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CODOC/MINI-DOC: UGANDA VLOG 2 – Our second vlog was made outside the Warchild offices. This I believe was after a week and a half of field work. We had spoken to formerly abducted youth, child mothers and orphans. I think it’s clear in how we speak about them the impression these kids – some our own age – had on us. We made friends there, all of whom humble you to the core. Listening to them share their stories imbue you with a sense of great responsibility. Trust for me now is no longer simply a device journalists, filmmakers use to peruse intimacies. At it’s most delicate level it is the ability to empathize, the ability to temper yourself to listen with your eyes. The precise skill of getting what needs to be got on tape without exploiting the most fragile part – the story teller – I liken that skill to alchemy. Heidi performed her reporting role with subtle grace, feeling her way through most interviews as if it was second nature. It was inspiring to watch.

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CODOC/MINI-DOC: UGANDA VLOG 3 – On the other side of the tunnel. We were in Cairo, our Ugandan beat over. We were in slumber most of the time at that point – in a haze of the golden sandy light of Egypt. Here we speak about the images, faces and friends that stuck out in our memories. Our experiences, the challenges and tremors within. Again, it’s funny watching this back to back with our first vlog.  I see the narrative of ‘Forgive Me Mother’ written on our faces, our skin like etched papyrus baked under Africa’s sun. We speak as we listened –  as if conduits for a greater tale. All thats left now is to tell it.

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Finally – here is a Teaser Trailer for ‘Forgive Me Mother’. Please post, comment, share  – join the conversation.

Uganda – “Oh Kampala”

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Kampala, Uganda

By now I have become accustomed to dusty capitals of the developing world. Dirty, people swamps where time no longer exists in the languid lazy haze of village life but exists in a funk where everyone is chasing more of it. One foot out of the bus from Gulu and a hundred hungry faces greet us ushering us this way and that, to this cab or the other – each swearing blind that the hostel we are to stay at is in a part of town they know like the back of their grabby hands. A world away in the remote areas we spent the last few weeks, we grew to hate roosters and their clucking – jarring shrieks among a calm quietude of the dewy forests. Now the chickens and hens run around our feet but their clucks are lost among the clatter of people, money and incessant urgency. A million mutato taxi vans converge into chaos on the busiest roads, motorbikes seem to squeeze pedestrians into huddled moving masses.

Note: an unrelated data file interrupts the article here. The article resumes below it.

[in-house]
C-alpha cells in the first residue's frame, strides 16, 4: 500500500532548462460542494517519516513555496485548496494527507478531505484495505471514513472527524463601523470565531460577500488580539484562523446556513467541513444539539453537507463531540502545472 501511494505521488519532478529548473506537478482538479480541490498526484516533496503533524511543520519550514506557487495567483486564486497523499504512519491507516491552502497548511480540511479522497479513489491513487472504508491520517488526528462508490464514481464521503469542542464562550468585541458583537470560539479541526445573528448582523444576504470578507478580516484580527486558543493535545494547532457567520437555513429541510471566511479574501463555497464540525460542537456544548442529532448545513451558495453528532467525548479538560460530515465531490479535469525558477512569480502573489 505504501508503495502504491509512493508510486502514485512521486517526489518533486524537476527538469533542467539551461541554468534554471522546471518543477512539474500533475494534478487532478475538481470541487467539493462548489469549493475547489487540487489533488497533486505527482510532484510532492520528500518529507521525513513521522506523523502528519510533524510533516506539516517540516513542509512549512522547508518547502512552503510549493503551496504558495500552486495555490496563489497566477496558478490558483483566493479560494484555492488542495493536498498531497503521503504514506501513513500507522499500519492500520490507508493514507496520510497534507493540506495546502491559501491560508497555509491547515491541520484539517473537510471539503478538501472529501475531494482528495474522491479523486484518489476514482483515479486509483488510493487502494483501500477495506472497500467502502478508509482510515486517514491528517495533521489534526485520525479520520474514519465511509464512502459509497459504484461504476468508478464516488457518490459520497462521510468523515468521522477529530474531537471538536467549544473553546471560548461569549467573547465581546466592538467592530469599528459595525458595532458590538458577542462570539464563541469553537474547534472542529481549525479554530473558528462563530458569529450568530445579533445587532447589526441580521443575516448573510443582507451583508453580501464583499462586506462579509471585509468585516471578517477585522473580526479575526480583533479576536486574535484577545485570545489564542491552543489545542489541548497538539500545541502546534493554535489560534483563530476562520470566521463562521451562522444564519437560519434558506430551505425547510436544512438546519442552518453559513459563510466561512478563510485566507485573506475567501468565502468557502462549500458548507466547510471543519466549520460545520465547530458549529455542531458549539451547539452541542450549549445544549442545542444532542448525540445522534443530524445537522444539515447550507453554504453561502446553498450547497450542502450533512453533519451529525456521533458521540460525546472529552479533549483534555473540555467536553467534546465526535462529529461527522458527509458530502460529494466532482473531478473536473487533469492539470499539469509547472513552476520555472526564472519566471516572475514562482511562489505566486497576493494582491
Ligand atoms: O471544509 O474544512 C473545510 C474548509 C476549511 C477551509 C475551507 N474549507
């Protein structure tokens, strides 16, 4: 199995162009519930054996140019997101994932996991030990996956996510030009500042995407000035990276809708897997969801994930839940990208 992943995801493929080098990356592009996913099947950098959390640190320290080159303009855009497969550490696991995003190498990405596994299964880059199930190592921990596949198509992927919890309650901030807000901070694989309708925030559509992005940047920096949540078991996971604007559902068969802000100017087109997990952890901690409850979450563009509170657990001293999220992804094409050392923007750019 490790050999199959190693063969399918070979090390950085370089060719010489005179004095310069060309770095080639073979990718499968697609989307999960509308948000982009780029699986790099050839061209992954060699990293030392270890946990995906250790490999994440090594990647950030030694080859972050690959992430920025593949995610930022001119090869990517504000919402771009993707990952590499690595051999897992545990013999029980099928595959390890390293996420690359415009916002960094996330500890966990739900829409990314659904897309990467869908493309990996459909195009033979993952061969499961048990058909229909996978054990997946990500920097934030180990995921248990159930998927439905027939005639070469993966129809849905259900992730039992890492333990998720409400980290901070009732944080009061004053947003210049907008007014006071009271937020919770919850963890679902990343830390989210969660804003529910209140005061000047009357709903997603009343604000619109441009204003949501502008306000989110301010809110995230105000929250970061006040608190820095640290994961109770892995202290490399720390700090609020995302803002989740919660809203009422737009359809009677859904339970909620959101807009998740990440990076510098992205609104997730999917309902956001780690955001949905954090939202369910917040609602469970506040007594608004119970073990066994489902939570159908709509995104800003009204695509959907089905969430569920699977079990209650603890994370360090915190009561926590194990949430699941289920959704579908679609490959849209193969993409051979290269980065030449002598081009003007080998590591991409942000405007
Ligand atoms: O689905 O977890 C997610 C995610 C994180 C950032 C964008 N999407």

We were greeted by a friendly little Ugandana man who had biro-scrawled a Heidi Lindvall meeting card at the bus station. We piled our bags into a beat up Datsun but after repeated efforts to push the jalopy into ignition we were reduced to lugging our suitcases into a second car which sped away to our ‘destination’. Now our hostel is peculiar, signs on our bathroom doors indicate where we can deposit our used condoms. Hmm. Might our hostel be some sort of upmarket destination of ill-repute? The warm showers and the locality to fast internet access begs us stay put. I will not use the soap.

We only have two nights in Kampala, I am relieved to report. We have made contact with our interviewee at Unicef so we should get around to meeting him tomorrow afternoon. Beyond that we will sample the food and head to Cairo on Wednesday where we are bound to run into more grabby hands – but a much needed break awaits, our bones are weary and our shoulders are rippled with stress.

London this time next week.

Uganda – “Principled Approach”

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Gulu, Uganda

Offline for a week spent under mosquito nets, swinging in hammocks in a pitch dark mud hut in Northern Uganda. We spent time with formerly abducted young women. Most were used as mules, wives or sex slaves by the top commanders in L.R.A whilst hidden in Southern Sudan. This was before they were flushed out and fled to the DRC where they now hide-out. The interviews conducted here were nothing short of extraordinary. We spent the week listening and recording stories of incredible hardship softly spoken from some of the strongest women I have ever met. The Childvoice International centre provided us with a perfect nurturing environment where questions submitted by our reporter Heidi could be answered in confidence with support. As I have mentioned here before, our sojourn into Africa would priovide us with a testing ground for our principled approach to journalism and documetnary making, where we put the emotional integrity of our subjects before anything else. What we found here re-affirms our commitment to pursuing an approach where the recording the stories we find here would not entail the manipulation of the storytellers. We have heard stories where this has happened here before, where the tears of the African weakest have been used to pursue a means to satisfy a hunger for the linear narrative. Every interviewee we have spoken to so far I have felt that our persistence in our approach has paid off.

We are in Gulu now, back in a dusty town with sit-down toilets and warm-(ish) showers. We are trying to set up an interview with Unicef in Kampala, where we are to travel tomorrow morning. This has proven difficult as the Afrian Union Summit has heightened security around Kampala and thus the doors to orginizations have been closed on the very days we are set to arrive. We will keep trying.

I crave my mothers cooking.